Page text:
•   Administer federally granted Community Development Block Grant dollars.
 •   Provide development updates, statistics, and demographics to multiple departments to
     facilitate development.
 •   Coordinate with State and local agencies to provide assistance to new and expanding
     businesses.
 •   Compile and analyze development feedback surveys.
 •   Coordinate Manufacturers Week Luncheon.
 •   Conduct Spotlight on Business program (produce 6 annually).
 •   Produce “Focus on Business” cable channel 16 segment (produce 6 annually).
 •   Coordinate Lakeville Business Newsletter (produce 4 annually).

Staffing:
                                           2007         2008      2009    2009            2010
          Position (FTE)                  Actual       Actual    Budget Estimate         Budget
Community and Econ. Dev. Director             1.0          1.0       1.0     1.0              1.0
Economic Development Specialist               1.0          1.0       1.0     1.0              1.0
Administrative Assistant                      0.5          0.5       0.5     0.5              0.5
                 Total                         2.5         2.5        2.5         2.5         2.5

                                                78
                       COMMUNITY AND ECONOMIC DEVELOPMENT
                                                (continued)



Activity Measures:
                                                           2007       2008        2009        2010
                         Activity                         Actual     Actual     Estimate    Estimate
Commercial/Industrial Development
  Permit valuation (millions)                            $    44.1   $   33.9   $     6.0   $   15.0
     Number of Permits                                         103         64          50          40

 •   Completion of a Broadband Feasibility Study
 •   Participate in County-wide public awareness initiatives on the benefits of broadband
 •   Completed construction of the Market Plaza Project and Completion of a Planning Study for
     Pioneer Plaza in Downtown Lakeville
 •   Preparation of 2011-13 Strategic Plan for Economic Development.
 •   Participated in joint marketing efforts with Burnsville and Rosemount at national trade show
     held in the Twin Cities.
 •   Continued participation in Positively Minnesota marketing efforts coordinated by the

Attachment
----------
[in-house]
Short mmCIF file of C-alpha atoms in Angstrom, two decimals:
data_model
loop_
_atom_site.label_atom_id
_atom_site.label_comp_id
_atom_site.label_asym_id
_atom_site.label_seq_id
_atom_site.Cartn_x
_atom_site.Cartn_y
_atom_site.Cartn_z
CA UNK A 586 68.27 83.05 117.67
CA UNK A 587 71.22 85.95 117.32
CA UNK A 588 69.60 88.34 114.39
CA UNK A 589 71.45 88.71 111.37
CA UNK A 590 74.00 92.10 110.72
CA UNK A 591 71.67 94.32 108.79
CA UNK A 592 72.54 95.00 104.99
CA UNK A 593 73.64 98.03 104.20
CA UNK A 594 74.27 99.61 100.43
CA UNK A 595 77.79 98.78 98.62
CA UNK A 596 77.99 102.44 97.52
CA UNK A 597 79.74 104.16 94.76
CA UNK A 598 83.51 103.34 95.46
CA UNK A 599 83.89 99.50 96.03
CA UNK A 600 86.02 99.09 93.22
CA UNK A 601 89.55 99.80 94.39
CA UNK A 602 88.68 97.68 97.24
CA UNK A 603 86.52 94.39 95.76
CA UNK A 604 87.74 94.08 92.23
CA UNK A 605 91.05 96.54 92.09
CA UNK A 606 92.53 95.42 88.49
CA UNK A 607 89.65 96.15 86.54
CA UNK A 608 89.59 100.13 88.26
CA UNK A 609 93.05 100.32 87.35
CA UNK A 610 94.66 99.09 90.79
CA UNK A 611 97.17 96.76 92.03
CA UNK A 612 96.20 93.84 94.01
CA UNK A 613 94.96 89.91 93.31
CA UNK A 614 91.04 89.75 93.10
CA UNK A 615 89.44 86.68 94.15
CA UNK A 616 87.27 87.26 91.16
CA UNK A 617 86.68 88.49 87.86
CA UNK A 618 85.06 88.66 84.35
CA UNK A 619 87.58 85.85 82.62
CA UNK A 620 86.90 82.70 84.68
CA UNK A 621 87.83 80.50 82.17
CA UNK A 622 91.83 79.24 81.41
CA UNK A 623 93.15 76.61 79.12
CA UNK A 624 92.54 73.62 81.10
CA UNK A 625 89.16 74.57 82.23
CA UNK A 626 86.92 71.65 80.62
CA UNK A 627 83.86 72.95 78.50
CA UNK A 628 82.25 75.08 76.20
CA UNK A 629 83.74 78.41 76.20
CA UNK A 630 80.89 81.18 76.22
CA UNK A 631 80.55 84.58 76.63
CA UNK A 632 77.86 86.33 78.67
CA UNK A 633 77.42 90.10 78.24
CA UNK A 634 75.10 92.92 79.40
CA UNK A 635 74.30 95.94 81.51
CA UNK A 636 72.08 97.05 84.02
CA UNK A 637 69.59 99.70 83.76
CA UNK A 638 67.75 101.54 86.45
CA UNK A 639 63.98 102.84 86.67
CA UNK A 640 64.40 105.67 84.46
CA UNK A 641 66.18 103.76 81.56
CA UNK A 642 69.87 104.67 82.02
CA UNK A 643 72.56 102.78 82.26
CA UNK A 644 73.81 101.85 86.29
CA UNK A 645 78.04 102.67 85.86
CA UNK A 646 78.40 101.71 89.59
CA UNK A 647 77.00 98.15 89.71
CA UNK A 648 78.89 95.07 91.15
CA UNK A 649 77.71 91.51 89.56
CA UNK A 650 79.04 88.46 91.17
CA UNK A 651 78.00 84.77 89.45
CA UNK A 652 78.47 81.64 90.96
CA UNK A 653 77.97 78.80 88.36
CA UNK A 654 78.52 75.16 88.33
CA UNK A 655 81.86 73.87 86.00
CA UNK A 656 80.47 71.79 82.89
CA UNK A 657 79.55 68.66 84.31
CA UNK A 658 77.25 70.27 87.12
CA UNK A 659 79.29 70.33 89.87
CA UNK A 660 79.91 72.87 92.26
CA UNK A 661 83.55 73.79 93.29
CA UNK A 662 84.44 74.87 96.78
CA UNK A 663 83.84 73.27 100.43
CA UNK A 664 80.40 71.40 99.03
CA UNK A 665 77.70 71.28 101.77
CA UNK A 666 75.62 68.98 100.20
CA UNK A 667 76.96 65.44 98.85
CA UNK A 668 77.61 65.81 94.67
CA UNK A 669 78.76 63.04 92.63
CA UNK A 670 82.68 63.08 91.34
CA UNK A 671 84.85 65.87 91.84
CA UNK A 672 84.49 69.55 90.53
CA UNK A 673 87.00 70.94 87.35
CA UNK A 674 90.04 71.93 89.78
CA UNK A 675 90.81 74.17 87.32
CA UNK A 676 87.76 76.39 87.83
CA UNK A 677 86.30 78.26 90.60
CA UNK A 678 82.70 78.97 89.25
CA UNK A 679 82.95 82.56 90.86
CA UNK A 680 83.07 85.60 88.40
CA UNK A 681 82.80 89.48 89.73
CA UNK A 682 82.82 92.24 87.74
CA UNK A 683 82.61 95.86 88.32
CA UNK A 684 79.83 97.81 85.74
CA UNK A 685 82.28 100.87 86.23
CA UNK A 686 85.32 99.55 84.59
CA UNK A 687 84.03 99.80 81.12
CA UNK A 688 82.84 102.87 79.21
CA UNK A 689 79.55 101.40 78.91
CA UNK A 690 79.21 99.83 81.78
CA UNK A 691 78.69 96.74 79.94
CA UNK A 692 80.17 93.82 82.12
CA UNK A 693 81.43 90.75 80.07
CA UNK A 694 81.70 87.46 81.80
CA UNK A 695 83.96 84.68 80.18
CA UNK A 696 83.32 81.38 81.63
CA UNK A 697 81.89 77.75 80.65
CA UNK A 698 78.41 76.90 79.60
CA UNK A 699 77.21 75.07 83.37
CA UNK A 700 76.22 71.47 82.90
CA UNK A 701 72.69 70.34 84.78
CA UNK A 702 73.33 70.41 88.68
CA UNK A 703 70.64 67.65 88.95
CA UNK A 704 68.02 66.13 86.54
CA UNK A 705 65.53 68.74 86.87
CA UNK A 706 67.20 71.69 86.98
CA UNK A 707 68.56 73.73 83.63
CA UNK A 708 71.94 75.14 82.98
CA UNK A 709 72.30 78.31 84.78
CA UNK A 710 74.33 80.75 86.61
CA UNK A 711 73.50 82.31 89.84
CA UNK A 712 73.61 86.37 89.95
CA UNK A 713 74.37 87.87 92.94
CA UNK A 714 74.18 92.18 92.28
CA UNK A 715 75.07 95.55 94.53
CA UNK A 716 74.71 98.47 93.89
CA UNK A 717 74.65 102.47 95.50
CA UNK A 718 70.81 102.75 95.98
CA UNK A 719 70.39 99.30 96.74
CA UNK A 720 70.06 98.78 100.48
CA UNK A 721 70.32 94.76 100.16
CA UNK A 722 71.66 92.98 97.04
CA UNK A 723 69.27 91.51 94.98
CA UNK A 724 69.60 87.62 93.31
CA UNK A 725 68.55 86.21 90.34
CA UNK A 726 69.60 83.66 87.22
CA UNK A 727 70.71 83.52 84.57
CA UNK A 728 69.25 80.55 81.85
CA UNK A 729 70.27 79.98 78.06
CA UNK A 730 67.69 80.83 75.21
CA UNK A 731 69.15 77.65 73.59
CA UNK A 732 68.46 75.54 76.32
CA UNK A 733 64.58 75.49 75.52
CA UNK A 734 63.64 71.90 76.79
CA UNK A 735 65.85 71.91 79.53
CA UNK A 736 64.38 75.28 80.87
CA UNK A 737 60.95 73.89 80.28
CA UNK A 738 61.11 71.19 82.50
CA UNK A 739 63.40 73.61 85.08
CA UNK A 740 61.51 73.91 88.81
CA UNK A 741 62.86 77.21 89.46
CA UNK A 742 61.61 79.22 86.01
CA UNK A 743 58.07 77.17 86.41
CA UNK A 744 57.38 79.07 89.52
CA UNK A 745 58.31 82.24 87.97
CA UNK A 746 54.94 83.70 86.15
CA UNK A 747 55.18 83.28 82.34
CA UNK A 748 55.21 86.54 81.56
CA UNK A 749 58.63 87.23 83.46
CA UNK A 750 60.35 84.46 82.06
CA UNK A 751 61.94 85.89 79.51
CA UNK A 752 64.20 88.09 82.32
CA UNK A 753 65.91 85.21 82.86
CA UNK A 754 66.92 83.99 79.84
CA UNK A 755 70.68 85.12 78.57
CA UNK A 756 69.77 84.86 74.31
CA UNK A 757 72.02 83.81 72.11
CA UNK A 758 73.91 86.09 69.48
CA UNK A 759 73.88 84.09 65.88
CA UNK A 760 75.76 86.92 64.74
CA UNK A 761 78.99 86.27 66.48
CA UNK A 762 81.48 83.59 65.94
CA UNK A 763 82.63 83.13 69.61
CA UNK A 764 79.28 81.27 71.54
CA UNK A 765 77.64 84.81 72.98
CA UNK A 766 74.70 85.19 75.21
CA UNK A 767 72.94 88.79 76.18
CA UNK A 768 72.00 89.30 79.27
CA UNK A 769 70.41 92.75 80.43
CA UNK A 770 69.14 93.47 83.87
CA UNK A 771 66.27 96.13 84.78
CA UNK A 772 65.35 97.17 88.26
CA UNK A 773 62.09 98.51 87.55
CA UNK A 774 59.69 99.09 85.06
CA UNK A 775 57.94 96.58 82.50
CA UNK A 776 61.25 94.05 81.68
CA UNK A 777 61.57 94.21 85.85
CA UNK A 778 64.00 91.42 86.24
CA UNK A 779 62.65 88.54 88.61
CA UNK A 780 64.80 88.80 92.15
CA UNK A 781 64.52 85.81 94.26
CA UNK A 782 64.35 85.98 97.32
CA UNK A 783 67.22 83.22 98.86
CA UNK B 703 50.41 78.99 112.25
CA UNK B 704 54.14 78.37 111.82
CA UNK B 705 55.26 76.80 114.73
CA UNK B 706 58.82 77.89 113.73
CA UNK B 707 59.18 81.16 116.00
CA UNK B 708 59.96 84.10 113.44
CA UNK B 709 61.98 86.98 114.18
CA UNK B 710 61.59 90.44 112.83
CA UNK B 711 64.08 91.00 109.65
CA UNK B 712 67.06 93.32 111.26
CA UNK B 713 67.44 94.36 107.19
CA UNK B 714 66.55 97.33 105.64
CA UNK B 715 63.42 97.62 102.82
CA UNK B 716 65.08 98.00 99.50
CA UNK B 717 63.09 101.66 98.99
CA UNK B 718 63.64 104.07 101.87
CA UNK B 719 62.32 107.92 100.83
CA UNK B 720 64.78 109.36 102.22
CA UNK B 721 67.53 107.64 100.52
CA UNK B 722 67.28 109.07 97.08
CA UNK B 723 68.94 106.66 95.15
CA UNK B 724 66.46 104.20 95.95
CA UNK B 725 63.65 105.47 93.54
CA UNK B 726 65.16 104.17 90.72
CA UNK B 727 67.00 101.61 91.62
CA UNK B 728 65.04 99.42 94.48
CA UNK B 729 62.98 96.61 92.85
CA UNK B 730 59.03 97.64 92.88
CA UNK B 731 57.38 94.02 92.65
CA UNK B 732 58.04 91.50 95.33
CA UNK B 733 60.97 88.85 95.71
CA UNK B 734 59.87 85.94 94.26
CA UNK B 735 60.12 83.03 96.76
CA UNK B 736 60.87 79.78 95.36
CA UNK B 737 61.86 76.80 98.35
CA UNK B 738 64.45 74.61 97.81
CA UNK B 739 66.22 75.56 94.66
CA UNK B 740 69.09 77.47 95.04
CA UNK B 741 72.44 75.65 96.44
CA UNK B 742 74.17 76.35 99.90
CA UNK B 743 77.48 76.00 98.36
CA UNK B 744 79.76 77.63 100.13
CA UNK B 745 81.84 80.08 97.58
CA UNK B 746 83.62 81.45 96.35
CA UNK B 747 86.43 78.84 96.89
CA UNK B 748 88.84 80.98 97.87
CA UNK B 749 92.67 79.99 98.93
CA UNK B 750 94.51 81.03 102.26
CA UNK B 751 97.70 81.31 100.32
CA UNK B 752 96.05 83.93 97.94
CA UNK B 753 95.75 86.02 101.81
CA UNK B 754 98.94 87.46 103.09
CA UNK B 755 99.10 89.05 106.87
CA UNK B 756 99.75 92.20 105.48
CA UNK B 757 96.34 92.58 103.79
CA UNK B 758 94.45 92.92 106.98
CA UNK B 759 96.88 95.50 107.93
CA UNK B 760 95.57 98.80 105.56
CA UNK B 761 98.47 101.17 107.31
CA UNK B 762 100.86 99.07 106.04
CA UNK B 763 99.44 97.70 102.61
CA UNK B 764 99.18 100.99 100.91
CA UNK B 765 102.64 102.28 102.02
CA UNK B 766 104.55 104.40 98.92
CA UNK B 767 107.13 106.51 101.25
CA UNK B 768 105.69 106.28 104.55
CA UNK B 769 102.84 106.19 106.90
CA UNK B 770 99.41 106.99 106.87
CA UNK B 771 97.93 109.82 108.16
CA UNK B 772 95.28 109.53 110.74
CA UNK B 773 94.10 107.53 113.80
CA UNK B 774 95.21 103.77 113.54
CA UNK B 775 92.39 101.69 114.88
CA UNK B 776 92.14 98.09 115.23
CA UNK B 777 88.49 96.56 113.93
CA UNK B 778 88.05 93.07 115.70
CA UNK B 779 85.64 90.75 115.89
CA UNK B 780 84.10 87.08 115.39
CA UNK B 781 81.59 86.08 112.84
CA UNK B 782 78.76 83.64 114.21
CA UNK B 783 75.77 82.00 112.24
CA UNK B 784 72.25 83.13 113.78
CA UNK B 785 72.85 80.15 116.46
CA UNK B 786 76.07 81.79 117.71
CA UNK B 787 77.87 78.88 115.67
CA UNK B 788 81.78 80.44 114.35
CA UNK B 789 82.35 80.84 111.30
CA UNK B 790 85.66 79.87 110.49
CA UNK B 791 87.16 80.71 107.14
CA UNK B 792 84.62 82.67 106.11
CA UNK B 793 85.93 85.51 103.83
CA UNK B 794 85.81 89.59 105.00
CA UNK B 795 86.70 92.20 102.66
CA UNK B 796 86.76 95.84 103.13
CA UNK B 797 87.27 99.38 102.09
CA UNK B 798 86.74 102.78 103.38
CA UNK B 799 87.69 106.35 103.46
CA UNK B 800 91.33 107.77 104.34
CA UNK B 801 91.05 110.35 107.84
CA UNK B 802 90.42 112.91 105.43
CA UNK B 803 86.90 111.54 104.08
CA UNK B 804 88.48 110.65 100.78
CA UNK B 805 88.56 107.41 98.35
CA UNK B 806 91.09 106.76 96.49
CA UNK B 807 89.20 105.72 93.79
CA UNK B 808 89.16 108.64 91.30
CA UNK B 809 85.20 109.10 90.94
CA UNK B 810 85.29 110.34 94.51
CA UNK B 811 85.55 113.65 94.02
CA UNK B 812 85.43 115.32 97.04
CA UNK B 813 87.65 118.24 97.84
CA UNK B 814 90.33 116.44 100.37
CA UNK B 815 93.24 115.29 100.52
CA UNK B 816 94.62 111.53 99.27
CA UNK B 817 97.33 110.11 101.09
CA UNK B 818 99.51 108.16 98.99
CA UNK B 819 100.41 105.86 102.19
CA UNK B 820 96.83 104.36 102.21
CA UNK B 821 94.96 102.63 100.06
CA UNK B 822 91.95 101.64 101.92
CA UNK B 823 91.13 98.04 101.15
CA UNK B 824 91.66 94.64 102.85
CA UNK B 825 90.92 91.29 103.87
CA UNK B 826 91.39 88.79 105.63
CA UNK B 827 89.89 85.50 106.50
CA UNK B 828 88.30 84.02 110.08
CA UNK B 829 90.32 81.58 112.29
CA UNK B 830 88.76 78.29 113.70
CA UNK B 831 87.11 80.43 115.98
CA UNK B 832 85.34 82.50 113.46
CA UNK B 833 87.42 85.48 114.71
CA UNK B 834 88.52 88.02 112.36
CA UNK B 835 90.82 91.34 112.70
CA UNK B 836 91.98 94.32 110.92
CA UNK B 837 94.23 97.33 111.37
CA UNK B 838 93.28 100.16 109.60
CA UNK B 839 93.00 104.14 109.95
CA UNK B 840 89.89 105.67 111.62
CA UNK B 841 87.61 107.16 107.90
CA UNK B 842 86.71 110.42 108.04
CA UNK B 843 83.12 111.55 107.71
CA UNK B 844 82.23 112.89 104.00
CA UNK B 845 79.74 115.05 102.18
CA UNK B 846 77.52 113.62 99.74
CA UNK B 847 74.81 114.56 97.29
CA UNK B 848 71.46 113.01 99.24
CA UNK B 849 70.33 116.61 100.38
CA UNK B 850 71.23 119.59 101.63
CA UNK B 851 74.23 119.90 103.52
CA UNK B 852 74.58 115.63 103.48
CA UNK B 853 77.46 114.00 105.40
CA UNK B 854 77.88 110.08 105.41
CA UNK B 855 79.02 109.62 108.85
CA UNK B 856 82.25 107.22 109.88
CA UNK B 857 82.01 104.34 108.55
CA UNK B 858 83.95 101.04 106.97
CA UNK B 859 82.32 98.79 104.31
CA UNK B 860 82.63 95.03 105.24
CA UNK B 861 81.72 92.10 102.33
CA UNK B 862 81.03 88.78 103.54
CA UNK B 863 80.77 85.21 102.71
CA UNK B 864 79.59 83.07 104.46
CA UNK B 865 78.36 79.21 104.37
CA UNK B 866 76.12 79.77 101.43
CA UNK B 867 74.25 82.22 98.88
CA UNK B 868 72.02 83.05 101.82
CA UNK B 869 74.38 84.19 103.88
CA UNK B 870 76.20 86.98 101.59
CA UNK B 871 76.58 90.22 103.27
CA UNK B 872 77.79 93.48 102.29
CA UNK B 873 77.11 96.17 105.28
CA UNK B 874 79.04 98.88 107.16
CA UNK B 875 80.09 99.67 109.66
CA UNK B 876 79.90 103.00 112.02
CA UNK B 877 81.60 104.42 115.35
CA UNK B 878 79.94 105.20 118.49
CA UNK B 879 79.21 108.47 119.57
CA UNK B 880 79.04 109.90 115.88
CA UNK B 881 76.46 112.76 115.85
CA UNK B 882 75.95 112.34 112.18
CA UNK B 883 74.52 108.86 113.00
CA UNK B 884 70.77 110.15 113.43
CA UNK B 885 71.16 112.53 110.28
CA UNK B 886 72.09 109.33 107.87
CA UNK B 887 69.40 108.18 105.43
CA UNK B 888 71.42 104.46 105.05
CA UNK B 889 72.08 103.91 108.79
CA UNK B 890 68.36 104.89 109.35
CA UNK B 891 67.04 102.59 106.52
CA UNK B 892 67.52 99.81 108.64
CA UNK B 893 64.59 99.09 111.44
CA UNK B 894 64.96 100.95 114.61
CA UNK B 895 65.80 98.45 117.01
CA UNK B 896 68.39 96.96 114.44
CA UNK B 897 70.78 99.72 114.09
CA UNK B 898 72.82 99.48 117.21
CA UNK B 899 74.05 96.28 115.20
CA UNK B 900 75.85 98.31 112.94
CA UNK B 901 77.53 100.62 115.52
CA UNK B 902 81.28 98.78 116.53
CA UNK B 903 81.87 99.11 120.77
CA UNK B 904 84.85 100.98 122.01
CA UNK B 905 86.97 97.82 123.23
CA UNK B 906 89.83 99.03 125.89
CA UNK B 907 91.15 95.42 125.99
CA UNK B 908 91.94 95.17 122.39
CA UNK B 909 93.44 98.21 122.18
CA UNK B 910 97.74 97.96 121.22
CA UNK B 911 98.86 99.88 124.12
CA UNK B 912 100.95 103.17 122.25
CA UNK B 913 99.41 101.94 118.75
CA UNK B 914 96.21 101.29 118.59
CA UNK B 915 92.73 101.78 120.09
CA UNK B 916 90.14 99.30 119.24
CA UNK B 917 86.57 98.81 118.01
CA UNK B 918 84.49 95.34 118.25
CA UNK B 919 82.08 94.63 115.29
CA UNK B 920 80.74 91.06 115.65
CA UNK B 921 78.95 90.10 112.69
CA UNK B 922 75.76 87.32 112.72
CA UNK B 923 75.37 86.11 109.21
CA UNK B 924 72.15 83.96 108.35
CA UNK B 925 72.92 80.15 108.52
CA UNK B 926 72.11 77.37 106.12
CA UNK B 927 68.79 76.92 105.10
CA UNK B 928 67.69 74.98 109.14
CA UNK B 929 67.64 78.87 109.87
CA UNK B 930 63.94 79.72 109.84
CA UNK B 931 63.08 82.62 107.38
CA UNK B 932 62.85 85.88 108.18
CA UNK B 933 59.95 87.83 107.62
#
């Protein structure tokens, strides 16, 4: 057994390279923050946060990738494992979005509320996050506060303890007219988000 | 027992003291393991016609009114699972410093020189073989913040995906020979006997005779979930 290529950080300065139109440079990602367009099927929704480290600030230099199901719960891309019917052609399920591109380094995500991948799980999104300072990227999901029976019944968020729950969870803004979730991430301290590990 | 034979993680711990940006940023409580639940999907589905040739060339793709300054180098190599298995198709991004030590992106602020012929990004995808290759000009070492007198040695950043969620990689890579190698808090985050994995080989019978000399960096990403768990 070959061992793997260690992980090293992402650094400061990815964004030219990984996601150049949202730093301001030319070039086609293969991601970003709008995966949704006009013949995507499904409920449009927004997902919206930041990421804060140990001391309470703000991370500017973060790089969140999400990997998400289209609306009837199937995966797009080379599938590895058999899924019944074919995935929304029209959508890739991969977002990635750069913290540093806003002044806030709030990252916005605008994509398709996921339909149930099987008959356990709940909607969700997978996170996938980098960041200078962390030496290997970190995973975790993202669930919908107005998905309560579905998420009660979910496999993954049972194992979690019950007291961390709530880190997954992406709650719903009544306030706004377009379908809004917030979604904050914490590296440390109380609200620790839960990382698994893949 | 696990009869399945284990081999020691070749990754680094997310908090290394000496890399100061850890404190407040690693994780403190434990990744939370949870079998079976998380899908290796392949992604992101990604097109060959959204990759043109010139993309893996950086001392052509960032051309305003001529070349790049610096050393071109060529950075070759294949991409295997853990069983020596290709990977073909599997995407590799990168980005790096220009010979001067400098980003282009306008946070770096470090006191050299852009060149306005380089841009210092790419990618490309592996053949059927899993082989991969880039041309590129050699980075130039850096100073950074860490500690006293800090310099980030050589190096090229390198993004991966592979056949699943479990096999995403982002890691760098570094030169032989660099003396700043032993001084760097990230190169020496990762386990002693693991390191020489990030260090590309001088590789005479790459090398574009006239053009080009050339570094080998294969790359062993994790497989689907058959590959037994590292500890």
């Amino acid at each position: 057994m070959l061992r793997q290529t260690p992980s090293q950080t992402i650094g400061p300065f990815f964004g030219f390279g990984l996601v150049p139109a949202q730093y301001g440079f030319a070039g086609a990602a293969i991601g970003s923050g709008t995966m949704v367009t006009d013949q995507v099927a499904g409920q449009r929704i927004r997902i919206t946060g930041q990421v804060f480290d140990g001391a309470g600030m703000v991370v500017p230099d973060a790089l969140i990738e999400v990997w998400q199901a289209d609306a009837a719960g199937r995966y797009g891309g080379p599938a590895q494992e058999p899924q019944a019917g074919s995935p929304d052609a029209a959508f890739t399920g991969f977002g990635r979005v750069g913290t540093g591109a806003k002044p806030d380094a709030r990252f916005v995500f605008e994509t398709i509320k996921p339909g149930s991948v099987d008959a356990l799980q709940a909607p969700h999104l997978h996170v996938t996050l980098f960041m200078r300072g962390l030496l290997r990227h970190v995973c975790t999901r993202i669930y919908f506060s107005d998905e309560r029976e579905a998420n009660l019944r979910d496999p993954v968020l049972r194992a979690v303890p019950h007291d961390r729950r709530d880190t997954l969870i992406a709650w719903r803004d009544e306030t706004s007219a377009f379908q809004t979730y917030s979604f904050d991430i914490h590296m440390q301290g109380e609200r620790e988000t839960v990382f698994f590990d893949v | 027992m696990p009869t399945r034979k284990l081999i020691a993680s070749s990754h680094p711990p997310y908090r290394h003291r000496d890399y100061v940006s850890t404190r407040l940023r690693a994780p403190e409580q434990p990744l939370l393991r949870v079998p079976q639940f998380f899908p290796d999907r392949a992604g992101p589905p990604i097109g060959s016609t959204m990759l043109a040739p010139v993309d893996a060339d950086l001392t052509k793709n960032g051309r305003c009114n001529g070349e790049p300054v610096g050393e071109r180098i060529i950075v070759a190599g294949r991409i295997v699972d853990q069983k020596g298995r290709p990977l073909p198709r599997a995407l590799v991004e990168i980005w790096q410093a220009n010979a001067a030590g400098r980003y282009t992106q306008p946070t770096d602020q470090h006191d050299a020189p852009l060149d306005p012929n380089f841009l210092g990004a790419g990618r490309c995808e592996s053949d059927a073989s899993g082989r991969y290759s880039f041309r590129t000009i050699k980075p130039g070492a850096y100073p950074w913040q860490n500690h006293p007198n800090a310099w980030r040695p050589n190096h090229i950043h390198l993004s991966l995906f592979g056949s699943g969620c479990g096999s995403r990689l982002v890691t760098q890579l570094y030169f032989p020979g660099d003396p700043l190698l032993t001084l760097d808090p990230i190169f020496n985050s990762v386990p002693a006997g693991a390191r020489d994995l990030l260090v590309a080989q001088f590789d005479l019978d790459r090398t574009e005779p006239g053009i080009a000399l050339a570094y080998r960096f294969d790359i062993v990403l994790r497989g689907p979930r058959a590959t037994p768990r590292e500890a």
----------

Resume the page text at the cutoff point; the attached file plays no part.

Minnesota Department of Employment and Economic Development
 •   Increased City marketing and advertising efforts by purchasing ad space on several statewide
     web sites and publications
 •   Continuously update Community & Economic Development website.

2008-2010 Strategic Plan for Economic Development:

Goals and Objectives:

 •   Transportation
     o   Complete the County Road 70 Interchange.
     o   Participate in the development of transit in Lakeville.
     o   Promote continued planning of the East/West Corridors.
     o   Provide assistance to the City Council on the efforts to secure additional highway funding.
     o   Monitor the Airlake Airport and Metropolitan Airport Commission’s Comprehensive Plan.
     o   Investigate options for the use of the Urban Partnership Agreement (UPA) Grant for I-35
         and Cedar Avenue transit facility development.

 •   Life-Cycle Housing
     Help the City create a workforce housing approach that reflects the needs of business.
     o   Help the City achieve reasonable and realistic housing goals that balance the need for
         different housing types for residents.


                                                    79
                       COMMUNITY AND ECONOMIC DEVELOPMENT
                                                   (continued)



 •   Technology
     o   Advocate for Lakeville to become a leader in telecommunications services.

 •   Growth Management
     o   Advocate in maintaining balanced growth.
     o   Continue to define and provide the information future businesses and developers need in
         order to decide to locate in Lakeville.
     o   Provide input on the Comprehensive Land Use Plan.
     o   Analyze the viability of additional office park locations in Lakeville.

 •   Communication
     o   Create a single, effective message/platform about economic development.
     o   Create a marketing plan.

 •   Partnerships
     o   Develop and enhance partnerships, whenever possible, to achieve EDC goals.
     o   Explore opportunities to build relationships.

Budget Summary:
                                                                     2009                          2010
                                         2007            2008      Amended             2009      Proposed
                                        Actual          Actual      Budget           Estimate     Budget
Expenditures
Personnel services                  $    224,347    $    241,126   $   249,098   $     244,789   $   251,085
Commodities                                  289             469           350             350           350
Other charges and services                42,200          25,514        18,952          19,801        24,488
Capital outlay                                 -           2,225             -               -             -
             Total                  $    266,836    $    269,334   $   268,400   $     264,940   $   275,923

Revenues
Intergovernmental                   $     16,238    $        -     $       -     $         -     $     5,000
Miscellaneous                                -             3,186           -             5,000         5,000